Indy 500 on NBC: How to watch, start times, live stream, schedule for race’s 106th running


The 2022 start times for the 106th Indy 500 are here — and with the Greatest Spectacle in Racing returning in full force for the first time in years.

The 106th Indianapolis 500 will be held Sunday, May 29 at Indianapolis Motor Speedway and will be broadcast live on NBC starting at 11 a.m. ET (green flag is 12:45 p.m. ET).

A near-capacity crowd (and possibly the first sellout since the race’s 100th running in 2016) of more than 300,000 will be in attendance at Indianapolis Motor Speedway, which has 233,000 grandstand seats.

INDY 500 PRIMERImportant details and facts for watching on NBC

STARTING LINEUPWhere the 33 drivers will take the green flag

The grandstand crowd was limited to 135,000 last year because of the COVID-19 pandemic, which precluded any fans from attending the 2020 race (which was held in late August for the first and hopefully only time ever).

Carb Day final practice is Friday, May 27 at 11 a.m. ET on Peacock Premium. The annual Ruoff Mortgage Pit Stop Challenge (held for the first time since 2019) is May 27 at 2:30 p.m. ET and also on Peacock Premium.

Here are the details and start times for the 106th Indy 500 (all times are ET):

TV info, Indy 500 start times, schedule

5 a.m.: Garage opens

6 a.m.: Gates open

7 a.m.: Tech inspection

9 a.m.: Cars pushed to pit lane

10:30 a.m.: Cars on the starting grid

11:47 a.m.: Driver introductions

12:18 p.m.: Indy 500 Pre-Race Ceremonies

12:29 p.m.: “Drivers to Your Cars”

12:38 p.m.: Command to start engines

12:45 p.m.: Green flag for the 106th Indy 500 (200 laps/500 miles, NBC, Telemundo Deportes on Universo, IndyCar Radio Network).

How can I watch the Indy 500 on TV?

The 106th Indy 500 is on NBC, Peacock and Universo (subject to local blackout restrictions). Prerace coverage is at 11 a.m., and the broadcast runs through 4 p.m.

A postrace show is on Peacock Premium.

Mike Tirico will be the host for NBC’s telecast alongside Danica Patrick and Dale Earnhardt Jr.

Leigh Diffey will be the play-by-play announcer alongside analysts Townsend Bell and James Hinchcliffe. The pit reporters are Marty Snider, Kevin Lee, Dave Burns and Dillon Welch. Rutledge Wood also will be the roaming reporter in the prerace show.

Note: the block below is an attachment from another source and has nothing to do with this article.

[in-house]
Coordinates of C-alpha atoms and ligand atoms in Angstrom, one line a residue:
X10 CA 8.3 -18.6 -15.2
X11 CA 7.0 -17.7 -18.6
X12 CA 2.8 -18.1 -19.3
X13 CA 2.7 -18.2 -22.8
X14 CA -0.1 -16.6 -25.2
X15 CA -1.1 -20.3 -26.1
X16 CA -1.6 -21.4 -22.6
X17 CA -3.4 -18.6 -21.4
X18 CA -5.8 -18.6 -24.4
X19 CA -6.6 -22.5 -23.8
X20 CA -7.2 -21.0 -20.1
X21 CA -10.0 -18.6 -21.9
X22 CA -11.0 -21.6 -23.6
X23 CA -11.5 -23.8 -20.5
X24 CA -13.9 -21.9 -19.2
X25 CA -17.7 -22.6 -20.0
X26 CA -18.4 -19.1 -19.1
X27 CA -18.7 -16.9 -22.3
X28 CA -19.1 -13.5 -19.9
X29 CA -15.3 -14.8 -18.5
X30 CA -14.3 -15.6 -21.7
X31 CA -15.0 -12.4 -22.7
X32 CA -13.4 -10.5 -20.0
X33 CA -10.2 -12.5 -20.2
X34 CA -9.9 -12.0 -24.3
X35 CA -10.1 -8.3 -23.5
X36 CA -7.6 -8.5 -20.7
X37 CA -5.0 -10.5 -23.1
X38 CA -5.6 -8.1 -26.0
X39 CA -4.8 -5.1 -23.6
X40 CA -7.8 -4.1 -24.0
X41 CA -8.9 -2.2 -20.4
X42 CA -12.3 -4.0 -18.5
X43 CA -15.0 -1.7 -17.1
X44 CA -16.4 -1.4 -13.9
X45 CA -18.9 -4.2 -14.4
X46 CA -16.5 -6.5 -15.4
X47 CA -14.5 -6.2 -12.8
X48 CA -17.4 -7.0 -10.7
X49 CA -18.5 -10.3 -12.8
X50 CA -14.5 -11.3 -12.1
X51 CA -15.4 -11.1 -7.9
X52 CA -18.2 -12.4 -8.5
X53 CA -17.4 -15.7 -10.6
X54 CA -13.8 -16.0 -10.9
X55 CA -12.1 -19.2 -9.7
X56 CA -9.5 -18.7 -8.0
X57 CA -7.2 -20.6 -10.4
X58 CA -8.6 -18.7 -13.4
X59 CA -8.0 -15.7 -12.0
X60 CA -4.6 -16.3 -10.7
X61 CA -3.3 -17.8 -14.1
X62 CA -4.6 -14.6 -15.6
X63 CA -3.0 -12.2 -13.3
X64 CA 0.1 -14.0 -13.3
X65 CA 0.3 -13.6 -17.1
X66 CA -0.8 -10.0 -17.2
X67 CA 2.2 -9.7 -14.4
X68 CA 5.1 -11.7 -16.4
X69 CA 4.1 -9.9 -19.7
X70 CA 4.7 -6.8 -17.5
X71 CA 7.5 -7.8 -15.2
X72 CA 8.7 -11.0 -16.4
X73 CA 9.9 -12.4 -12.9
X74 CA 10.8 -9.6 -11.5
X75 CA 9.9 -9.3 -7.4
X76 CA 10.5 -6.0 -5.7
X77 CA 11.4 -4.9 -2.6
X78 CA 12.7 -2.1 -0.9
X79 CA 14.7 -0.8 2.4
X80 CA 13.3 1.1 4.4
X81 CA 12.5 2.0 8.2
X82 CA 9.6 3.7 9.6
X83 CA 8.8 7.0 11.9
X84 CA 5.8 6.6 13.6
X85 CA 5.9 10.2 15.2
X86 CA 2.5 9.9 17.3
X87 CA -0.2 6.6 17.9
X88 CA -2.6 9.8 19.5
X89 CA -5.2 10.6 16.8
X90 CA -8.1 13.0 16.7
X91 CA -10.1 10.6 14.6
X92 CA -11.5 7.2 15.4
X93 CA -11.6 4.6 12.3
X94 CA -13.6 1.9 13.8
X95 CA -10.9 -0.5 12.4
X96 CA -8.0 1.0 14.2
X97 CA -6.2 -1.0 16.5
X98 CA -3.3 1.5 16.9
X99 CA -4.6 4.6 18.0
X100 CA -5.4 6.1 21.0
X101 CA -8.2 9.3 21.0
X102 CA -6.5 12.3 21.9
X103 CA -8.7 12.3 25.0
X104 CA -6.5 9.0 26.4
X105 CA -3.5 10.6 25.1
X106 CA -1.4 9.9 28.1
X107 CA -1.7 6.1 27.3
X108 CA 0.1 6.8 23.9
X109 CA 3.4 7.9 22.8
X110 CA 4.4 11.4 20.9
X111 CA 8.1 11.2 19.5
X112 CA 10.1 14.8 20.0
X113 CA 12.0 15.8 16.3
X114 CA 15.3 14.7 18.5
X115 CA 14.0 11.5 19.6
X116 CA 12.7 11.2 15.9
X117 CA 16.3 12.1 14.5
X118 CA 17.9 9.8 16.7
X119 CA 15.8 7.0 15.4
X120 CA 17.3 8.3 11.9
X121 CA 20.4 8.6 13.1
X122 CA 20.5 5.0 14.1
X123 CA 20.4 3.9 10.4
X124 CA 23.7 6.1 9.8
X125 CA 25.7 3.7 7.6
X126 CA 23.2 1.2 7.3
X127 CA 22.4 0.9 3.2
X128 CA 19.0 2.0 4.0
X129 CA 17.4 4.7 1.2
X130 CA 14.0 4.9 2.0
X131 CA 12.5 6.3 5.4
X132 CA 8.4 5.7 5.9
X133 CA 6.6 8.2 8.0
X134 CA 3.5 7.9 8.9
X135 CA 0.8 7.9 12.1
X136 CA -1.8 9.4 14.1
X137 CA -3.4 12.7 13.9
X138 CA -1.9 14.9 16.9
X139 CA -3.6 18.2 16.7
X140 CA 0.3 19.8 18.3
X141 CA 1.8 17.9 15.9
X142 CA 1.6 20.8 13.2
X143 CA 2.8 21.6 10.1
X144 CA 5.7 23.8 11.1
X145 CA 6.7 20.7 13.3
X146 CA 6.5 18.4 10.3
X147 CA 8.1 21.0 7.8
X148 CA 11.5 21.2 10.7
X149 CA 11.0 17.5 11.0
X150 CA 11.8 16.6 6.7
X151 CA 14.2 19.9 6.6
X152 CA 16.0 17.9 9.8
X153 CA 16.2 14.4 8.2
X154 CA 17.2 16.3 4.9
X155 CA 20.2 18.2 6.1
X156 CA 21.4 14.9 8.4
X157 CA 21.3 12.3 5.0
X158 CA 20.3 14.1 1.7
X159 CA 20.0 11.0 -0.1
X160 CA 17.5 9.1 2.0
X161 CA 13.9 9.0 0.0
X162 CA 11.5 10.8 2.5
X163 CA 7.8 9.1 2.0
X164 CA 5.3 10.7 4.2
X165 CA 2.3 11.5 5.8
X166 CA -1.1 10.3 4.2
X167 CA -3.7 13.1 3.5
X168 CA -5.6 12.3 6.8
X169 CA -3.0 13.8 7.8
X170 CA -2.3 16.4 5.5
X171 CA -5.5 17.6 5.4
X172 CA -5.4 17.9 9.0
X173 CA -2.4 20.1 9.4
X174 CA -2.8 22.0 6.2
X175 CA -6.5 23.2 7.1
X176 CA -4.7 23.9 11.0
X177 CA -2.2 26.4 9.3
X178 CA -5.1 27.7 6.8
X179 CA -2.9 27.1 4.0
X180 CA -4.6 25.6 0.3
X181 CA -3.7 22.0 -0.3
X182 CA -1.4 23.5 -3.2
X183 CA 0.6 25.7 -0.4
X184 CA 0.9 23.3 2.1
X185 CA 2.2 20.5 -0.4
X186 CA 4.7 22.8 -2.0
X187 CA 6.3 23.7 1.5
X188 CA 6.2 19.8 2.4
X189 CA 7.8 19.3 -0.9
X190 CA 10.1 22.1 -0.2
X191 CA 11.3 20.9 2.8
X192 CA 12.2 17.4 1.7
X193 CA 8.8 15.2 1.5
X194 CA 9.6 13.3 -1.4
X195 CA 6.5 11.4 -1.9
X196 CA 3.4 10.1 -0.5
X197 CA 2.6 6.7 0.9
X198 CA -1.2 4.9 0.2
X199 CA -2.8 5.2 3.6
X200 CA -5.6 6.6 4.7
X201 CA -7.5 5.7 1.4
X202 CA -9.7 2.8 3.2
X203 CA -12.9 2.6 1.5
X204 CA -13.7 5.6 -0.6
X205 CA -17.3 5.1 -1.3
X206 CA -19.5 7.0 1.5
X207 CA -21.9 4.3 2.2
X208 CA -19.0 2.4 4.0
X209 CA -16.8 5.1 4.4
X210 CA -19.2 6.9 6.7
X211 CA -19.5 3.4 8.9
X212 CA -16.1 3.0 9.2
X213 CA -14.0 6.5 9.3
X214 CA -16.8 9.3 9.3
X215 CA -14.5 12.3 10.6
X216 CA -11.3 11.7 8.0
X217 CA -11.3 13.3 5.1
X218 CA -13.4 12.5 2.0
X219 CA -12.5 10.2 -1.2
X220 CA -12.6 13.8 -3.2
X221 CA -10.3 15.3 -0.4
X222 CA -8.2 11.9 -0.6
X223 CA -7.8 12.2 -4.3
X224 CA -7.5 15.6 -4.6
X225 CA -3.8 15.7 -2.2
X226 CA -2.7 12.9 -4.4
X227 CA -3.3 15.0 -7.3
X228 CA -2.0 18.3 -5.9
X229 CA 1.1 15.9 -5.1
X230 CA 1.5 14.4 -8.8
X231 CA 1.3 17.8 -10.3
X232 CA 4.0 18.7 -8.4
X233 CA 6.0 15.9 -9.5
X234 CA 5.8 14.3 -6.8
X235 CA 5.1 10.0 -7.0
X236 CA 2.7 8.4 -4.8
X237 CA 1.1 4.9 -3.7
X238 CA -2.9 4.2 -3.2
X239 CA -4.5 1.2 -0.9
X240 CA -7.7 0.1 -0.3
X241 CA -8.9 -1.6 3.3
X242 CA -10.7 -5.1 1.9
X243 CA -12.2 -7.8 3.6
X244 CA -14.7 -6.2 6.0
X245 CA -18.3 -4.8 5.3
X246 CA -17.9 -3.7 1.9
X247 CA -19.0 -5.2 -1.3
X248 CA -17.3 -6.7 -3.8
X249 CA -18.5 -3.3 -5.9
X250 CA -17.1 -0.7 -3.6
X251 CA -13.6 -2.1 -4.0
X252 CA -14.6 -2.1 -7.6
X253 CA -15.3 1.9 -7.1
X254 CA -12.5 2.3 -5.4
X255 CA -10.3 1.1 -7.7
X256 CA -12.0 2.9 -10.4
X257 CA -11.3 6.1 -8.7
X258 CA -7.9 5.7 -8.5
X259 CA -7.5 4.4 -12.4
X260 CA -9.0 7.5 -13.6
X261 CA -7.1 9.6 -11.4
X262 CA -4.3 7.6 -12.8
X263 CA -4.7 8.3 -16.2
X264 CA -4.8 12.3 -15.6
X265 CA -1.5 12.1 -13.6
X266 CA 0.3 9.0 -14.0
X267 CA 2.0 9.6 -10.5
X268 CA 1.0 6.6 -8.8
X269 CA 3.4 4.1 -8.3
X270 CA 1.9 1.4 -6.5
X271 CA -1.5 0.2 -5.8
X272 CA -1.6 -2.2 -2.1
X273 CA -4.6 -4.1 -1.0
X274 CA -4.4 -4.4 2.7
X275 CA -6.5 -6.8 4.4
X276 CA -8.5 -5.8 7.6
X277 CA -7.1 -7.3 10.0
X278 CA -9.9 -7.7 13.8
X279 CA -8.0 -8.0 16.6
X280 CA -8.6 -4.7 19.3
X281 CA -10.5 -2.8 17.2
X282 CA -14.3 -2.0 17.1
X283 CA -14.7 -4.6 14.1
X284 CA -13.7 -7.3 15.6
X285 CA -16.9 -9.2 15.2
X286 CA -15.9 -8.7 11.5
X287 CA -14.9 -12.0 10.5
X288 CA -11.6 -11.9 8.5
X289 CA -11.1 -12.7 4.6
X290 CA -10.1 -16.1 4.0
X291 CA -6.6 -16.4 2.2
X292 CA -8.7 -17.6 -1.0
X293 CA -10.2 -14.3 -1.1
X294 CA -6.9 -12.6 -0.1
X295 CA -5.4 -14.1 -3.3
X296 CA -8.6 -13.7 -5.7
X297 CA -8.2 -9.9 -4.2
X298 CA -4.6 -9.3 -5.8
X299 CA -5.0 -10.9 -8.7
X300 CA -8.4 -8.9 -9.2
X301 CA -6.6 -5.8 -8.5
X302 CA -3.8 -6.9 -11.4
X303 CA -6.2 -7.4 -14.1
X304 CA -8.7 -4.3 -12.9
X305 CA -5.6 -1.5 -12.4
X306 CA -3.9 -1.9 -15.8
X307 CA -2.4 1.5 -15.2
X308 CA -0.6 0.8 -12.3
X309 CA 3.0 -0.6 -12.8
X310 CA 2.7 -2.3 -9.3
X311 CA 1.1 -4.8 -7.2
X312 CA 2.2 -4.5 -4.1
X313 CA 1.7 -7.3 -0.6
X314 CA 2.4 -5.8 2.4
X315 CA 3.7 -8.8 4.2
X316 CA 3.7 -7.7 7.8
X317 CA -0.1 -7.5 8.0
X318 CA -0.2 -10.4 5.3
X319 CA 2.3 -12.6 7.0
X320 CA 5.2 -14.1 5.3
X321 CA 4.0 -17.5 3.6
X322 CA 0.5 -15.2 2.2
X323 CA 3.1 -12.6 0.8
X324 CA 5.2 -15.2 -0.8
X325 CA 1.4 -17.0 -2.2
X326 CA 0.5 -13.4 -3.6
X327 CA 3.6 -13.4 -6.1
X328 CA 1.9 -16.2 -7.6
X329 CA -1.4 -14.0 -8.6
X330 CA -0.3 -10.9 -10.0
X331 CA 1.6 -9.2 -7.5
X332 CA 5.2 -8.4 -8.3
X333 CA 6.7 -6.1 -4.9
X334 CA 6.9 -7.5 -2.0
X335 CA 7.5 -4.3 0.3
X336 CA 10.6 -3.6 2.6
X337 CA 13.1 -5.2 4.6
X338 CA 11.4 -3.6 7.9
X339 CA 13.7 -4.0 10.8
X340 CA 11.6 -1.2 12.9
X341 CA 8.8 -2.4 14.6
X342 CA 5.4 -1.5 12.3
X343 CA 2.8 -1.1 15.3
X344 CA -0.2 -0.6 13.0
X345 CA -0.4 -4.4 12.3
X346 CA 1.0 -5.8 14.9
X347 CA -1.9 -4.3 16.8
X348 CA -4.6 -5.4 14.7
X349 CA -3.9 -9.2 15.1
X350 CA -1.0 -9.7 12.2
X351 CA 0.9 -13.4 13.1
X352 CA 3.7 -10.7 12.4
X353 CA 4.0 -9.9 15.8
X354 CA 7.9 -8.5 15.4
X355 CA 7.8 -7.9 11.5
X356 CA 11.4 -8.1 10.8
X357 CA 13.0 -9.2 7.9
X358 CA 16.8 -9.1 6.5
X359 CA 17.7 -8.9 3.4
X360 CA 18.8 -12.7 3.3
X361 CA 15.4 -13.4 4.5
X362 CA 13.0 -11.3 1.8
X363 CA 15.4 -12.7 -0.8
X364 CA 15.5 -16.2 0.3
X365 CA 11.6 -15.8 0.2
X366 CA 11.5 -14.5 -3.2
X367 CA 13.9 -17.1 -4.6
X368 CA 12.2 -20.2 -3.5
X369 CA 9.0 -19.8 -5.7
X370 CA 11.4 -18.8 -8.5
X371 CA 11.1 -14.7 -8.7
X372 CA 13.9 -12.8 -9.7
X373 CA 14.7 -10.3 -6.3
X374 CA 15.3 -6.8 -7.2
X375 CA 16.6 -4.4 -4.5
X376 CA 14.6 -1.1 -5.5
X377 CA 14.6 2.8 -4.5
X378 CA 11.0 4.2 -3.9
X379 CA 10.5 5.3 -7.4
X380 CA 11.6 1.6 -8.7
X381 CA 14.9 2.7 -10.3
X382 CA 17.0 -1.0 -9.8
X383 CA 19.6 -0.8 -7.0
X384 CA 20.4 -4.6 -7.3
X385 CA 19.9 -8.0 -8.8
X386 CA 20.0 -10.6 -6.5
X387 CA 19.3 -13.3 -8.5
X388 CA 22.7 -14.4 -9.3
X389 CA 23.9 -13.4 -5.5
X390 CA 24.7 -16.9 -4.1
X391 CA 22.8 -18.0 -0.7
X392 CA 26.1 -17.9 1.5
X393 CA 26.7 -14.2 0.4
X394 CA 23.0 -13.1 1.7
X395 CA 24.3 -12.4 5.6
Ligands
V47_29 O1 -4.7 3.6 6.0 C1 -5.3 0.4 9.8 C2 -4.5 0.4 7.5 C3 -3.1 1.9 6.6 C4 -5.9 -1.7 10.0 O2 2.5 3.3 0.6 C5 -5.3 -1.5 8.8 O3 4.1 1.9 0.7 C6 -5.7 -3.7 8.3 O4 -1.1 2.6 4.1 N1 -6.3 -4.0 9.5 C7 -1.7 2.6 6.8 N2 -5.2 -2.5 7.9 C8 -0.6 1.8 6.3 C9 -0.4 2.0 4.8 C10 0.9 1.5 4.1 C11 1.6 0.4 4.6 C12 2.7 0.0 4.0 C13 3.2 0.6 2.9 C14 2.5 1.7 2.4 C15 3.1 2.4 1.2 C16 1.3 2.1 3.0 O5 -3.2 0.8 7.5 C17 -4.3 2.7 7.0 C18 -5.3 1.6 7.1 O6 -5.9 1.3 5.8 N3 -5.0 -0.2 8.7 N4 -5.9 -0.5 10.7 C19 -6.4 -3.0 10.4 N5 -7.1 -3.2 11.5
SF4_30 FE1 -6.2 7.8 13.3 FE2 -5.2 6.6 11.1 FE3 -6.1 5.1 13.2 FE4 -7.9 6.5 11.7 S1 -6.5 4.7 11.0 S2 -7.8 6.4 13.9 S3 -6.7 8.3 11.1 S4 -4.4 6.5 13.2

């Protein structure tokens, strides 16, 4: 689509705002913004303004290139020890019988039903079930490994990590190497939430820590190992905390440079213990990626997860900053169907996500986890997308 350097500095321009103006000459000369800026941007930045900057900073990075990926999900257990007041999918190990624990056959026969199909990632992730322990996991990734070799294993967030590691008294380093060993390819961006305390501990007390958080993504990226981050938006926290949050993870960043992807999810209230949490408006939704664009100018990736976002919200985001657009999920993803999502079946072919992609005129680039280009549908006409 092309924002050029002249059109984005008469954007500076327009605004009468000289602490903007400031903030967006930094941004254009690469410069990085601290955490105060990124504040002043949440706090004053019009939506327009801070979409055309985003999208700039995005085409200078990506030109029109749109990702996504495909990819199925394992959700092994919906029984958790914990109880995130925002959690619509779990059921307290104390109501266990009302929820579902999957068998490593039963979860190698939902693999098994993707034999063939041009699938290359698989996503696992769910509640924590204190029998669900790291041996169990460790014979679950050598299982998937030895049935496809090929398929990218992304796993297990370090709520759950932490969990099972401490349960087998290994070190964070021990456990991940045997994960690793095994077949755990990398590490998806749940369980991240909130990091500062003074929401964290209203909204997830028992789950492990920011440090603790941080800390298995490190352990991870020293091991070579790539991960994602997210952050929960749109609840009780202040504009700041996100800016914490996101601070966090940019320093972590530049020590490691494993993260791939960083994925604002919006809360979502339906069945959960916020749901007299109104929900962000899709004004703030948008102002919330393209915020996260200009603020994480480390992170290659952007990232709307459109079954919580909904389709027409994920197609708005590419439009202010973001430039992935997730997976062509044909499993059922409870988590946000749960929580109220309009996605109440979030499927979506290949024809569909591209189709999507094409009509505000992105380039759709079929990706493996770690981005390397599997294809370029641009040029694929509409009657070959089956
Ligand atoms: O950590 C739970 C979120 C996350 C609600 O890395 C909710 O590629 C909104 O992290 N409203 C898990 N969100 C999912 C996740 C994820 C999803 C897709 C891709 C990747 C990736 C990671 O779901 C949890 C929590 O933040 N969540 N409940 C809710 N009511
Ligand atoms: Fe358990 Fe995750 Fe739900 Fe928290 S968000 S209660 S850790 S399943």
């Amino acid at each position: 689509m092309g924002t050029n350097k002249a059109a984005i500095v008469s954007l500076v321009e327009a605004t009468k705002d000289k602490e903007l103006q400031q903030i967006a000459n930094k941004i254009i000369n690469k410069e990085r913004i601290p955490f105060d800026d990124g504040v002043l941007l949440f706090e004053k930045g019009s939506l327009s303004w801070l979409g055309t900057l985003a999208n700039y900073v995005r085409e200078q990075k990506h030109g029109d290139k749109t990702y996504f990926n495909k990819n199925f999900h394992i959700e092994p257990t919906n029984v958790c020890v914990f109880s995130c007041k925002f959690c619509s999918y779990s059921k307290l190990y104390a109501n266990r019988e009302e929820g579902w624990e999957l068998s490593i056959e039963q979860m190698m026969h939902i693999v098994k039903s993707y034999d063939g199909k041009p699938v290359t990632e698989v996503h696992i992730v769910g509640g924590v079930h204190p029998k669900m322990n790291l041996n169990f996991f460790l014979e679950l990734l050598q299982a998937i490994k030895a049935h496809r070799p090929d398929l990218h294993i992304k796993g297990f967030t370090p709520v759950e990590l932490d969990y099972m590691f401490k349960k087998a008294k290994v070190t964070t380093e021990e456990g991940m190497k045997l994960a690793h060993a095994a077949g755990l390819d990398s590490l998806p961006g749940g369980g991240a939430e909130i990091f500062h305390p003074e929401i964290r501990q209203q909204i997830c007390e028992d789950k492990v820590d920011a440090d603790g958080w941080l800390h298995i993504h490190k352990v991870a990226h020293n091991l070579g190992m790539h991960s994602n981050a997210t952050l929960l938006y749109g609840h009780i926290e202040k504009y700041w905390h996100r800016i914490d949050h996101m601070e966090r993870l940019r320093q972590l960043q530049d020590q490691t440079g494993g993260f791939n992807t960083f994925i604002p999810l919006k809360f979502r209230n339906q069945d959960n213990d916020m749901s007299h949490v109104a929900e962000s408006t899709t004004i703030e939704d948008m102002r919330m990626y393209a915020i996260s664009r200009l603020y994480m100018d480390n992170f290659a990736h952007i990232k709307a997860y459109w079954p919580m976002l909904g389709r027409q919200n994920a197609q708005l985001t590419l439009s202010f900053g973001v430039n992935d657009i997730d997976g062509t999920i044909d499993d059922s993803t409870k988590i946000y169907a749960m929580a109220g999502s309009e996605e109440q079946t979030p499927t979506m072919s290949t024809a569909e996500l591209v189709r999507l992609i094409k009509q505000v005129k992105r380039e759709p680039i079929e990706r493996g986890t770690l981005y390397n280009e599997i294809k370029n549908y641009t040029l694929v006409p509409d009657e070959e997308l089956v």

Telemundo Deportes on Universo will provide a Spanish-language telecast with Omar Amador and Sergio Rodriguez providing commentary on Universo and streaming on and the Telemundo Deportes app. Milka Duno will serve as a studio guest.

The race also is streamed via the NBC Sports App and

Race information

RADIO BROADCAST: Will begin at 11 a.m. Sunday. Mark Jaynes is the chief announcer alongside analyst Davey Hamilton. Nick Yeoman (Turn 1), Michael Young (Turn 2) Jake Query (Turn 3) and Chris Denari (Turn 4) are the turn announcers with Ryan Myrehn, Alex Wollf, Rob Blackman and Scott Sander on pit road.

DISTANCE: The race is 200 laps (500 miles) around Indianapolis Motor Speedway’s 2.5-mile oval.

FORECAST: According to, it’s expected to be 80 degrees with a 0% chance of rain at the green flag.


TIRE ALLOTMENT: There are 34 sets of Firestones for use throughout the event.

QUALIFYING: The 33-car field was set May 21-22. Scott Dixon won the Indy 500 pole position for the second consecutive year and the fifth time in his career.

Click here for the starting lineup in the 106th Indy 500.


Links to IndyCar stories this week on Motorsports Talk:

Chip Ganassi says it’s time for his team to end Indy 500 drought

Scott Dixon hoping to make a run for the Borg-Warner

Jimmie Johnson recharges with family trips to Charlotte

Dutch Rules: Rinus VeeKay joins Arie Luyendyk in Indy 500 history

Assessing Will Power’s place in IndyCar history

Indy 500 legends remember Danny Ongais, “The Flyin’ Hawaiaan”

Marco Andretti “good without the grind” and enjoying peace with new life

‘Roger Penske Perfect:’ Brickyard set for first full house under command of ‘The Captain’

Jimmie Johnson goes deep on Indy 500: ‘We’ve really got a shot to win this thing’

Roger Penske addresses IndyCar’s big issues: A new car, line of succession, field of 33

Colton Herta cleared to drive after terrifying airborne practice crash

Dale Earnhardt Jr. ‘nervous’ about watching former teammate Jimmie Johnson at Indy

McLaren’s Zak Brown choosing Indy over Monaco: ‘No place I’d rather be’